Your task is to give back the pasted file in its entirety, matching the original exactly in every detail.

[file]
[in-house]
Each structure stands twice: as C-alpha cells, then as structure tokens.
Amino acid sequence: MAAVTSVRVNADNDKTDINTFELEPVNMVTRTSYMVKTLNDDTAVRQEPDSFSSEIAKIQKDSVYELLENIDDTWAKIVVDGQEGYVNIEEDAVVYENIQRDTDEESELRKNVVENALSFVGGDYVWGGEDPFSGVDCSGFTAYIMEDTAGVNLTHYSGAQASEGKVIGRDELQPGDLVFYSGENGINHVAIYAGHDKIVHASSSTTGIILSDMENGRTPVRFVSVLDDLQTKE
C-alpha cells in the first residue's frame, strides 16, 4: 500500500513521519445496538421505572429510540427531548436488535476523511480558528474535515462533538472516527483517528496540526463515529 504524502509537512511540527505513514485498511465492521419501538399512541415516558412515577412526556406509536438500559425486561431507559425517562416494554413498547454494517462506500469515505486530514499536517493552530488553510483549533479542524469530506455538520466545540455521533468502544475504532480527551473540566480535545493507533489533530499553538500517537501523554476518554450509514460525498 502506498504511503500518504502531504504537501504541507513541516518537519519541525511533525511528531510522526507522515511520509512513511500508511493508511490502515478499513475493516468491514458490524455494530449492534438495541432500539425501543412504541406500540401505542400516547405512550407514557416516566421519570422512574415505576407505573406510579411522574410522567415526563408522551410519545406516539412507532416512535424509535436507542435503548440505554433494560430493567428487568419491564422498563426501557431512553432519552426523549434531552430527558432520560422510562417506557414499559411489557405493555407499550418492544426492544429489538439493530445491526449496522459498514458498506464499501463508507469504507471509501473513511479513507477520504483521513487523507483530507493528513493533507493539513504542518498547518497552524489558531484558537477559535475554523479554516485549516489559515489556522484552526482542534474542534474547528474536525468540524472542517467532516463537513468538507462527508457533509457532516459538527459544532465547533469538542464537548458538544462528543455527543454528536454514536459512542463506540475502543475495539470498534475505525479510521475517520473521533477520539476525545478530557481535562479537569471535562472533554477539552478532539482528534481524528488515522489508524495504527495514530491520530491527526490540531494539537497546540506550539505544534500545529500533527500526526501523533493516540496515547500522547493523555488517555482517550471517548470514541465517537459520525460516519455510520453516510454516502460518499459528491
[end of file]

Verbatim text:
[in-house]
Each structure stands twice: as C-alpha cells, then as structure tokens.
Amino acid sequence: MAAVTSVRVNADNDKTDINTFELEPVNMVTRTSYMVKTLNDDTAVRQEPDSFSSEIAKIQKDSVYELLENIDDTWAKIVVDGQEGYVNIEEDAVVYENIQRDTDEESELRKNVVENALSFVGGDYVWGGEDPFSGVDCSGFTAYIMEDTAGVNLTHYSGAQASEGKVIGRDELQPGDLVFYSGENGINHVAIYAGHDKIVHASSSTTGIILSDMENGRTPVRFVSVLDDLQTKE
C-alpha cells in the first residue's frame, strides 16, 4: 500500500513521519445496538421505572429510540427531548436488535476523511480558528474535515462533538472516527483517528496540526463515529 504524502509537512511540527505513514485498511465492521419501538399512541415516558412515577412526556406509536438500559425486561431507559425517562416494554413498547454494517462506500469515505486530514499536517493552530488553510483549533479542524469530506455538520466545540455521533468502544475504532480527551473540566480535545493507533489533530499553538500517537501523554476518554450509514460525498 502506498504511503500518504502531504504537501504541507513541516518537519519541525511533525511528531510522526507522515511520509512513511500508511493508511490502515478499513475493516468491514458490524455494530449492534438495541432500539425501543412504541406500540401505542400516547405512550407514557416516566421519570422512574415505576407505573406510579411522574410522567415526563408522551410519545406516539412507532416512535424509535436507542435503548440505554433494560430493567428487568419491564422498563426501557431512553432519552426523549434531552430527558432520560422510562417506557414499559411489557405493555407499550418492544426492544429489538439493530445491526449496522459498514458498506464499501463508507469504507471509501473513511479513507477520504483521513487523507483530507493528513493533507493539513504542518498547518497552524489558531484558537477559535475554523479554516485549516489559515489556522484552526482542534474542534474547528474536525468540524472542517467532516463537513468538507462527508457533509457532516459538527459544532465547533469538542464537548458538544462528543455527543454528536454514536459512542463506540475502543475495539470498534475505525479510521475517520473521533477520539476525545478530557481535562479537569471535562472533554477539552478532539482528534481524528488515522489508524495504527495514530491520530491527526490540531494539537497546540506550539505544534500545529500533527500526526501523533493516540496515547500522547493523555488517555482517550471517548470514541465517537459520525460516519455510520453516510454516502460518499459528491